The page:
Last month, Fox announced that the company would be closing its linear channel in the UK and Ireland. The FOX Channel, which had been available as a linear channel on Sky and Virgin, will close at the end of June. Parent company Disney said that in the future, content from the channel will be made exclusively available on Disney+, the company’s SVOD service.
Following the announcement of the FOX Channel’s closure, Disney CEO Bob Chapek said the company plans to close a further 100 channels internationally by the end of the year.
The question of whether broadcasters should use content for linear channels or for their SVOD services has presented a dilemma for the TV industry, who are in some instances offering a mix of linear, AVOD and SVOD. But it can be difficult to make SVOD content attractive when it has been available to audiences elsewhere for free in the past.
Some believe we’re emerging from an era in which we have too many linear channels anyway. Nigel Walley, managing director of Decipher, says we’re seeing a natural decline in the number of channels, following a boom in the 2000s.
“When digital broadcasts first arrived it allowed for an explosion in channels. And, at the time there weren’t any technologies that gave the consumer choice. We didn’t have PVRs, and we didn’t have on-demand. So the only way that you could give any kind of semblance of customer control and choice was to launch 300 channels,” Walley said.
But do streaming and linear need to be seen as being in competition with each other, or is there a case for them being complementary parts of the same offering? One senior TV advertising executive at a leading broadcaster who wished to remain anonymous said that linear was a bridge to streaming growth.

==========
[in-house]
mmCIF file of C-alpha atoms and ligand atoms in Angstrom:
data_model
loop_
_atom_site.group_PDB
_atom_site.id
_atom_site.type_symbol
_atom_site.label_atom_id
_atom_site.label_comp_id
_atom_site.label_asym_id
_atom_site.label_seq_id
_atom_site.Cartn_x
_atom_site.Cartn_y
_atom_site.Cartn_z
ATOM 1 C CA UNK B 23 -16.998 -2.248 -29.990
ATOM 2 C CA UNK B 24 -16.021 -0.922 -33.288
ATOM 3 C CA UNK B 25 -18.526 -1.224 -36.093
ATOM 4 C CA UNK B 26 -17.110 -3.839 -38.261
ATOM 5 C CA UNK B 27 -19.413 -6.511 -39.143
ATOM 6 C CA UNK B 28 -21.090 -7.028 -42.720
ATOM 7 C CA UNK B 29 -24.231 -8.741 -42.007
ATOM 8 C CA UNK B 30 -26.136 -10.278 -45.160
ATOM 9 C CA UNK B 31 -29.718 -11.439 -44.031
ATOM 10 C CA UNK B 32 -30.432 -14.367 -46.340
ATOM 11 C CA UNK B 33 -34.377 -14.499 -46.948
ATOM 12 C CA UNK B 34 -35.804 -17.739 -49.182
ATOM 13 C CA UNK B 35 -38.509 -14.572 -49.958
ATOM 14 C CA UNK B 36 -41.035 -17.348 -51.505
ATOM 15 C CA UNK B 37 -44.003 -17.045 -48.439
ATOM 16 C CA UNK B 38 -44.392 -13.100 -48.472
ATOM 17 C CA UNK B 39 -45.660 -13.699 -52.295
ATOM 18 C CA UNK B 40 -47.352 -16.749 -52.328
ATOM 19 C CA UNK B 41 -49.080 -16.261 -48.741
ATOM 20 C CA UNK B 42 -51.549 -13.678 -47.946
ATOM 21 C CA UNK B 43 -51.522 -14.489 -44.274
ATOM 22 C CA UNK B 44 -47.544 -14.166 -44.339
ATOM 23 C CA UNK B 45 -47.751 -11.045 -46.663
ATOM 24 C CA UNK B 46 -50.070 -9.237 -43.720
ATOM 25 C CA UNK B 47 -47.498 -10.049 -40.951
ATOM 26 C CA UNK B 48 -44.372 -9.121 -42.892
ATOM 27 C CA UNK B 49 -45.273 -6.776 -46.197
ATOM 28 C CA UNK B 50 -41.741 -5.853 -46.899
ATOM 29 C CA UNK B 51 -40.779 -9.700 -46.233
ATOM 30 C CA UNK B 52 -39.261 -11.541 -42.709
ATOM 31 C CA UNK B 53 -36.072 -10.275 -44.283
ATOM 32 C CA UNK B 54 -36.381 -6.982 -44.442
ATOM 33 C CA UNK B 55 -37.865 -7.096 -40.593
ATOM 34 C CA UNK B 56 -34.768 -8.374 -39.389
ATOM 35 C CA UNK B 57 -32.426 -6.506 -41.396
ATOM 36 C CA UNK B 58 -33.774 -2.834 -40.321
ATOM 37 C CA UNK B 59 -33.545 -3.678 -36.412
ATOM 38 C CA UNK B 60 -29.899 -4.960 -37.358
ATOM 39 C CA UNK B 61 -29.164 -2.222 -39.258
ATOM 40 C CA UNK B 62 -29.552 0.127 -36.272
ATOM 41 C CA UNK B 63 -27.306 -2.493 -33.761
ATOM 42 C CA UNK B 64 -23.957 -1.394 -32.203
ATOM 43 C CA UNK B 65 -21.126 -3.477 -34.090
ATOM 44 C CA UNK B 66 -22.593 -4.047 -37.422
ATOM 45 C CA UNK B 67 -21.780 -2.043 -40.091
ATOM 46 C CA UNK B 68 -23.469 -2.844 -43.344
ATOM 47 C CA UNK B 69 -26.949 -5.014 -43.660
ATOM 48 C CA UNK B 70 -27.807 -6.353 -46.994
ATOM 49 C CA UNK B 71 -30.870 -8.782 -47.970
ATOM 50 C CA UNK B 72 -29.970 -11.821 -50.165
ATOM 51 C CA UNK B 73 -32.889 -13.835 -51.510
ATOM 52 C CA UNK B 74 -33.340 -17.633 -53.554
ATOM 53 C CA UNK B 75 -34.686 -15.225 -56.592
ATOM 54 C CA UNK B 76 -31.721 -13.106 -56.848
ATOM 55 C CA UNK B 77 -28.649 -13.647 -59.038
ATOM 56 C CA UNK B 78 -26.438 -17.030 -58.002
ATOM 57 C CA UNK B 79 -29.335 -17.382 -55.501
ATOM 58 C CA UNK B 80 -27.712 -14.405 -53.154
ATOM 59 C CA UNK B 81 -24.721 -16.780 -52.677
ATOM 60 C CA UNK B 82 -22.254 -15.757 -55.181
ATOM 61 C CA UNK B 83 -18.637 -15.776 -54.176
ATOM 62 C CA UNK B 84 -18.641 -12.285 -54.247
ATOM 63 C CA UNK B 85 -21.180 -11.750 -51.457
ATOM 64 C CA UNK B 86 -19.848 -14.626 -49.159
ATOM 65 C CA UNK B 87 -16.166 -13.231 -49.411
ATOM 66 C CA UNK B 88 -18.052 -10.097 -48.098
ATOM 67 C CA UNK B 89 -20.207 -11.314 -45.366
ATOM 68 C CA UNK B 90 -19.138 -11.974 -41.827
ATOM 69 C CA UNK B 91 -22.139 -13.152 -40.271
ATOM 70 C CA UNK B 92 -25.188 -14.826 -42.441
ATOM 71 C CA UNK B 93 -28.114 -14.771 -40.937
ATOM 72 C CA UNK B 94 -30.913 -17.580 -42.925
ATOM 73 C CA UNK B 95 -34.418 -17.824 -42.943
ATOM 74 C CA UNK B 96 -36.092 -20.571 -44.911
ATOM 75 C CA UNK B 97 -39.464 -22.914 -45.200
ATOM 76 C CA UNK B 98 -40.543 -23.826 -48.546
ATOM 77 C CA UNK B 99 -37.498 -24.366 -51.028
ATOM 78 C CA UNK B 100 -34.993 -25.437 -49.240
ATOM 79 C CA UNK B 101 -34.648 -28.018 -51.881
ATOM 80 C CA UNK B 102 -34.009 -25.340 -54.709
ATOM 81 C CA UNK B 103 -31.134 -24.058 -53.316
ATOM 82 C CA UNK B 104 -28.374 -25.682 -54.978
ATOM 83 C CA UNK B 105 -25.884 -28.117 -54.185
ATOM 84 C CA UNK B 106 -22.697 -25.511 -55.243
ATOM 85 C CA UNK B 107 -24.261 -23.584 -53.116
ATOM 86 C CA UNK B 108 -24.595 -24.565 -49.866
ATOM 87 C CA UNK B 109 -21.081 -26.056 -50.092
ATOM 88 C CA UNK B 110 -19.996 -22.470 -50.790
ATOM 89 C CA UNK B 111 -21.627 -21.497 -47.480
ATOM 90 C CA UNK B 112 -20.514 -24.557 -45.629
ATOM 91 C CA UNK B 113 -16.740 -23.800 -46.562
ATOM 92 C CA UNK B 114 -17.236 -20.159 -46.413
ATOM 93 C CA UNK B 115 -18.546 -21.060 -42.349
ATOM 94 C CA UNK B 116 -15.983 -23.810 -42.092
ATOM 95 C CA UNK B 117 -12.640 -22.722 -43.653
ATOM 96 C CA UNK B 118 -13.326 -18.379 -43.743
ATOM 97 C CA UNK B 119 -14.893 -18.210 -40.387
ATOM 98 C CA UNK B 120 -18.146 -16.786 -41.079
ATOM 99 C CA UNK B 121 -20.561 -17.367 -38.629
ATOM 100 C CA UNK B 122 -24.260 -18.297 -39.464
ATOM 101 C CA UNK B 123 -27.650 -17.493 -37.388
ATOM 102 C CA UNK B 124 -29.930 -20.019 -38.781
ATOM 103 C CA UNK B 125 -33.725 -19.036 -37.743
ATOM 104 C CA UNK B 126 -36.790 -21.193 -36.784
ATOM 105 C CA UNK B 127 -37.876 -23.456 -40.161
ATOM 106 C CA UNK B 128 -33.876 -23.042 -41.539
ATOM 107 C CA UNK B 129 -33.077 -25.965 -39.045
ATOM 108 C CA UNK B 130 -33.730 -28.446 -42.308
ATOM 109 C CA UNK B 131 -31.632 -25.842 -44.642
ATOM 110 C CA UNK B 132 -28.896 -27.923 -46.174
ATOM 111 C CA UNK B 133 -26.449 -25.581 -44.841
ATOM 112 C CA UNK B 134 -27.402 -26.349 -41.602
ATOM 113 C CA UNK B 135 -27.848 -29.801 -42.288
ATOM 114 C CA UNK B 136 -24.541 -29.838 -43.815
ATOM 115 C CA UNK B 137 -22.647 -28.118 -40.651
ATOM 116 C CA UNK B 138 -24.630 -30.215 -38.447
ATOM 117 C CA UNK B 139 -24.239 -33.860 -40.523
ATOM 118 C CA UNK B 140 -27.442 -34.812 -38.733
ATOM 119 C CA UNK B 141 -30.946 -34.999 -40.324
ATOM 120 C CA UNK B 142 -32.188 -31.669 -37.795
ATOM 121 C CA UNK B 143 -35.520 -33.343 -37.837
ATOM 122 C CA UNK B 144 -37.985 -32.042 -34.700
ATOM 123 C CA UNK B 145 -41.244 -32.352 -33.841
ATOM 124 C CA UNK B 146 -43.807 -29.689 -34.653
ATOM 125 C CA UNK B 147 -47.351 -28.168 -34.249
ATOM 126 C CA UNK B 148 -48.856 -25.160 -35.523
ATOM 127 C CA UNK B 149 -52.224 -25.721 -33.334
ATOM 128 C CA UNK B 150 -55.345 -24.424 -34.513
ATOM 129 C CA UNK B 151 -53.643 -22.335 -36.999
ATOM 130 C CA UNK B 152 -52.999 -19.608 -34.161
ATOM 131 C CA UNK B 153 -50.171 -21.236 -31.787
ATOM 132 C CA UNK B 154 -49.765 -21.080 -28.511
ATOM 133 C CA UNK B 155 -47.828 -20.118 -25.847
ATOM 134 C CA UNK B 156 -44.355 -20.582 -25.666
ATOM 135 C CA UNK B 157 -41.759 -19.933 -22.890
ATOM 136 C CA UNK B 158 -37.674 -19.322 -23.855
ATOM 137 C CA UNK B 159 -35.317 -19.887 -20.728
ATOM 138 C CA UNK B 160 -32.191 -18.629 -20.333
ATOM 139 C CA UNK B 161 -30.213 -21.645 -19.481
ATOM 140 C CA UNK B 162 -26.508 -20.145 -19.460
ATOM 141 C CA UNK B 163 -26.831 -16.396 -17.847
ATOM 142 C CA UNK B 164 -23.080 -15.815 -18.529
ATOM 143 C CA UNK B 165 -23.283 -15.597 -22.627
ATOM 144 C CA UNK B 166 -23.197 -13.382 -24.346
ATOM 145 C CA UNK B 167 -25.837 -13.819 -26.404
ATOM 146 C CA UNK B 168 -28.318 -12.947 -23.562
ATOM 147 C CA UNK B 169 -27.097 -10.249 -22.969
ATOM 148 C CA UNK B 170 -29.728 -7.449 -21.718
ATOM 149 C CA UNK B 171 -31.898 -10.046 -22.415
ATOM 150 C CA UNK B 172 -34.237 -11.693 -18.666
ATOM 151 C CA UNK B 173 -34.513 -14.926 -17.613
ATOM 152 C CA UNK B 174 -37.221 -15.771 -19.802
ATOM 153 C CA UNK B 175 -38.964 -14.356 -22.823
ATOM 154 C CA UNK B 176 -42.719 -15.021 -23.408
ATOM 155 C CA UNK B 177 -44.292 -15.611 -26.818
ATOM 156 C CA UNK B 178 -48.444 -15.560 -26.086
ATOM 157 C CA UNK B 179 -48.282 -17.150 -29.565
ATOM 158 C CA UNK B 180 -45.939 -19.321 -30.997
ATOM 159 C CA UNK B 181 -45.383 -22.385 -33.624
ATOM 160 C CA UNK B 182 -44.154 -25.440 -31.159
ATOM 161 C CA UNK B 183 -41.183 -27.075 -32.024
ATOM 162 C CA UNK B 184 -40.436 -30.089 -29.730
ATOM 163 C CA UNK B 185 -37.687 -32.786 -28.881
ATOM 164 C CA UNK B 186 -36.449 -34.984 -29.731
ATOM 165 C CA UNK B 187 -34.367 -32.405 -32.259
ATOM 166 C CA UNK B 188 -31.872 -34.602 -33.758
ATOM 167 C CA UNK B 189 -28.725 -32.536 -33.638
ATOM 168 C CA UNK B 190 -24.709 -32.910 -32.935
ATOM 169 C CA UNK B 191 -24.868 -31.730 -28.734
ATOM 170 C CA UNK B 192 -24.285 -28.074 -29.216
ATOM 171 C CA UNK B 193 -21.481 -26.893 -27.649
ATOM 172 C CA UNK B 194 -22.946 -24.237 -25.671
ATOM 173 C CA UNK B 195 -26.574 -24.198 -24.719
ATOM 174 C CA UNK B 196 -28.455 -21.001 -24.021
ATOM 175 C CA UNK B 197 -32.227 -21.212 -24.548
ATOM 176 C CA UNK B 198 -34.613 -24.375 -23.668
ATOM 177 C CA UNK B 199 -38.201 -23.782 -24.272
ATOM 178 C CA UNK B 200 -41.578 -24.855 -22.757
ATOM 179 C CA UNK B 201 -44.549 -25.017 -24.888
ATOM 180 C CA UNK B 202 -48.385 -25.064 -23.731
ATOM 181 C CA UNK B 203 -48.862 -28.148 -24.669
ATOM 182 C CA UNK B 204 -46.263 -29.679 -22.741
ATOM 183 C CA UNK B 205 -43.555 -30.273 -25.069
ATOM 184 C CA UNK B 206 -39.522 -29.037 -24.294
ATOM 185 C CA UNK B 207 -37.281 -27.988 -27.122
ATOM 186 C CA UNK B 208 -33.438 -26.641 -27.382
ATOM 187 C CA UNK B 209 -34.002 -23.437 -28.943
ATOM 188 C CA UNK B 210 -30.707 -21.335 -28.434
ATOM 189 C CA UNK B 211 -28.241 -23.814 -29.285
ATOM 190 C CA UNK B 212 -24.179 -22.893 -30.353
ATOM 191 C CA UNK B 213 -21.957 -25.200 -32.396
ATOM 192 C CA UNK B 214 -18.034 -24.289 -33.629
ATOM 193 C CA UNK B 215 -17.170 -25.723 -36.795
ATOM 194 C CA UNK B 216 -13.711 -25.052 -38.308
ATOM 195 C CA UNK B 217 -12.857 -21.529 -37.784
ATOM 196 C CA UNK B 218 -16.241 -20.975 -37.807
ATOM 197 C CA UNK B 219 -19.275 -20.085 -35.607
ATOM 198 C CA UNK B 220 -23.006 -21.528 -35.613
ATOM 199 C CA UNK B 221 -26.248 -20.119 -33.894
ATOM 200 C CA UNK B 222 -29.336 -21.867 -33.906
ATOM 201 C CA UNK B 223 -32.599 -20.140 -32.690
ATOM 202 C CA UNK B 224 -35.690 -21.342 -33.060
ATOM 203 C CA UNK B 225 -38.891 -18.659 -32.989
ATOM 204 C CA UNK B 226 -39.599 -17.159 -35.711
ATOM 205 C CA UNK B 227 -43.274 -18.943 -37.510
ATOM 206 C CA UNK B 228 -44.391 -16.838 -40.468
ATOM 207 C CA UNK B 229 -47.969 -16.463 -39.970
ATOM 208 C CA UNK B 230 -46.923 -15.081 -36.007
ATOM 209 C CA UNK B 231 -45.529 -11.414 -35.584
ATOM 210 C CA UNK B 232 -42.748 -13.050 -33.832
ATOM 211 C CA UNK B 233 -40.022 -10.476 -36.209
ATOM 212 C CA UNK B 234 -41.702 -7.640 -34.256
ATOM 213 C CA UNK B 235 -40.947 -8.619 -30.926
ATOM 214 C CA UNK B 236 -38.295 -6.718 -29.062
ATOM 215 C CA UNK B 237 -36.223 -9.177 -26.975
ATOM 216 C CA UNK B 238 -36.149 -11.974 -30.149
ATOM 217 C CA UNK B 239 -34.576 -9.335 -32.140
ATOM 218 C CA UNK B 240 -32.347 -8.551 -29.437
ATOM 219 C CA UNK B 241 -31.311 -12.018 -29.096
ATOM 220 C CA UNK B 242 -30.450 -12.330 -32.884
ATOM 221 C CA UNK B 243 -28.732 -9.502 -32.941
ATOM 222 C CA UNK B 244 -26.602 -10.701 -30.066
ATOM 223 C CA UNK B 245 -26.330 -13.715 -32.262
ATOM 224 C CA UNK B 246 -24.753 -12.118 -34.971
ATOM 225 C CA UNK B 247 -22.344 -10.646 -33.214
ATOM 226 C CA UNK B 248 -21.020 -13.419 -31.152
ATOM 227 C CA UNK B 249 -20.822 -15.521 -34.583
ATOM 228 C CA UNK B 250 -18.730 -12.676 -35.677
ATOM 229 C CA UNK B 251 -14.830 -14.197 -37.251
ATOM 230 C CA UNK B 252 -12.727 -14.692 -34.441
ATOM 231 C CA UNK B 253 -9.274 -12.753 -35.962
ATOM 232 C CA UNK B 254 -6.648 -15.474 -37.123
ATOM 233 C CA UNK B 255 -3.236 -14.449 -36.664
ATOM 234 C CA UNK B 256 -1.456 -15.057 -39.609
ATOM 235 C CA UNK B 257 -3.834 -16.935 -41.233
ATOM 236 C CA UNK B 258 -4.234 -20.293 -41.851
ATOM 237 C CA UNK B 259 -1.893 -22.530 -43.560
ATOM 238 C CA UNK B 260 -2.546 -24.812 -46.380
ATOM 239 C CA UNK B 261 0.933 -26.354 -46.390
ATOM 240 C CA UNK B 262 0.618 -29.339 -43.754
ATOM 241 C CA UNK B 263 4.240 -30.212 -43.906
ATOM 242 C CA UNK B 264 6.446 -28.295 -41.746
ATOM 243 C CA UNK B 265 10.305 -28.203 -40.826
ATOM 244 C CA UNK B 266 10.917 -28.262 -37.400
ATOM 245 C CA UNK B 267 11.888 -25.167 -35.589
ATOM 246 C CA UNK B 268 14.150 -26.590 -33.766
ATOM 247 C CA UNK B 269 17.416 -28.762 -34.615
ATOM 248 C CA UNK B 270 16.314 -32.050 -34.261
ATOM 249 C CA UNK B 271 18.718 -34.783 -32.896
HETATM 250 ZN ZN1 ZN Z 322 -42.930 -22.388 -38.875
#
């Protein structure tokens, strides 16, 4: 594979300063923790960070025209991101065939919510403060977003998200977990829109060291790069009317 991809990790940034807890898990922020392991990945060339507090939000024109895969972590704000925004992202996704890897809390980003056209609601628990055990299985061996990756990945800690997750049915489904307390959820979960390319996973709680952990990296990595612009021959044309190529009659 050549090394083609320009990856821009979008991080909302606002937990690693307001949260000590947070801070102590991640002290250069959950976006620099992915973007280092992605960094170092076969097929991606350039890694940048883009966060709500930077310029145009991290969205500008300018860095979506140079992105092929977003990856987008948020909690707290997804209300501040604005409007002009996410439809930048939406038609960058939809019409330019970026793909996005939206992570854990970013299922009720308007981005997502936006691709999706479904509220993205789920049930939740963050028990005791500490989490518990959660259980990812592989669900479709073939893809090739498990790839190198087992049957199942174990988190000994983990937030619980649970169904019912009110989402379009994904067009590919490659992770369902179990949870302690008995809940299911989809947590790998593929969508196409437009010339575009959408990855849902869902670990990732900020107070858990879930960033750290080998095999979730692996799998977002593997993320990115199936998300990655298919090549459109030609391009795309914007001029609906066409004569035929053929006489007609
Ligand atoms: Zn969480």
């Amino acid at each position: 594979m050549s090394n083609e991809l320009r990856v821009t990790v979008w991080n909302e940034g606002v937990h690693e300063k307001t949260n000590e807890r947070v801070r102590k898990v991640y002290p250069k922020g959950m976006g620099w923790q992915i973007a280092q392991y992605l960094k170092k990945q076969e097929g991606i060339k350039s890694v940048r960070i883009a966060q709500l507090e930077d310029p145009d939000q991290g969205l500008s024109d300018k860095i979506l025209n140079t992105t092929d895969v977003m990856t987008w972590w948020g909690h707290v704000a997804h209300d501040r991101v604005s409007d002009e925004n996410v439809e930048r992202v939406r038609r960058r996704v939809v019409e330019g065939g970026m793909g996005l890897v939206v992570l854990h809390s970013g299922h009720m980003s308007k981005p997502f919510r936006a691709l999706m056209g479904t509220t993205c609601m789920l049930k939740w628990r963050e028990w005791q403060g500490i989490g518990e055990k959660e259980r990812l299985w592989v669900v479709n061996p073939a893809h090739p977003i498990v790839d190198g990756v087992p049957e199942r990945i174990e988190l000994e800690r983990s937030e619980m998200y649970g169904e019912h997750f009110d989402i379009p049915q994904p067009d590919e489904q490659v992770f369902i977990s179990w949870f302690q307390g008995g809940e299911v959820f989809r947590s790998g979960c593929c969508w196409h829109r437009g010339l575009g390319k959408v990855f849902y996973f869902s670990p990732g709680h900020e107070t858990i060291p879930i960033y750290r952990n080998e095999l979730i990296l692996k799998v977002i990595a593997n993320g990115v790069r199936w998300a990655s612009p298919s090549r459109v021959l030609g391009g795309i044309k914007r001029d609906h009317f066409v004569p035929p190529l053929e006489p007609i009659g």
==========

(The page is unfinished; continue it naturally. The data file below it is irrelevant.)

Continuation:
“We have no doubt the future is streaming, but linear is the pillar that the bridge to streaming is being built on. Streaming-only models require large subscriber numbers to justify content spend or the re-use of content that originated in linear elsewhere. While we build streaming scale, linear provides a revenue backbone to that endeavour,” they said.
“Right now it looks like the future will be one of linear and streaming thriving in mutual co-existence where they deliver on different customer needs. But as scale grows, the options for streaming only channels and content only increases,” the executive added.
Decipher’s Nigel Walley agreed that it’s still important for broadcasters to recognise the power of their linear channels in driving streaming growth.
“A linear channel is a perfect gateway for capturing audiences and driving them towards your OTT proposition and there has been such a paucity of innovation in that area, it’s shocking. It’s the most effective tool that the broadcasters have in their fight against Netflix and Amazon, and they just don’t seem to be able to exploit it,” he said.
However, the streaming-only services do seem to recognise the potential for linear to driving SVOD growth, and have already been making some early but interesting moves.
In November 2020, Netflix launched “Netflix Direct”, a programmed linear content channel in France. The channel will provide content from Netflix’s streaming library in a “leanback” format. Netflix says they chose France to debut the service as traditional linear TV is very popular in the country.
There’s much more that broadcasters could be doing to build this bridge between linear and VOD, says Walley. He points to BBC Three as an example. BBC Three was a free-to-air linear channel operated by the BBC. It was aimed at 16-34 year olds. The channel closed as a linear offering in 2016, with the content moving to the BBC’s iPlayer service.
“BBC Three being taken off air was an act of vandalism. What they should have done was move BBC Three into being an IP stream. It could have been a place to experiment with interactivity, with links to YouTube and social media,” Nigel Walley said.
“The BBC should have used to work out what a linear channel with a youth audience would look like and to create that link between linear and on-demand,” he added.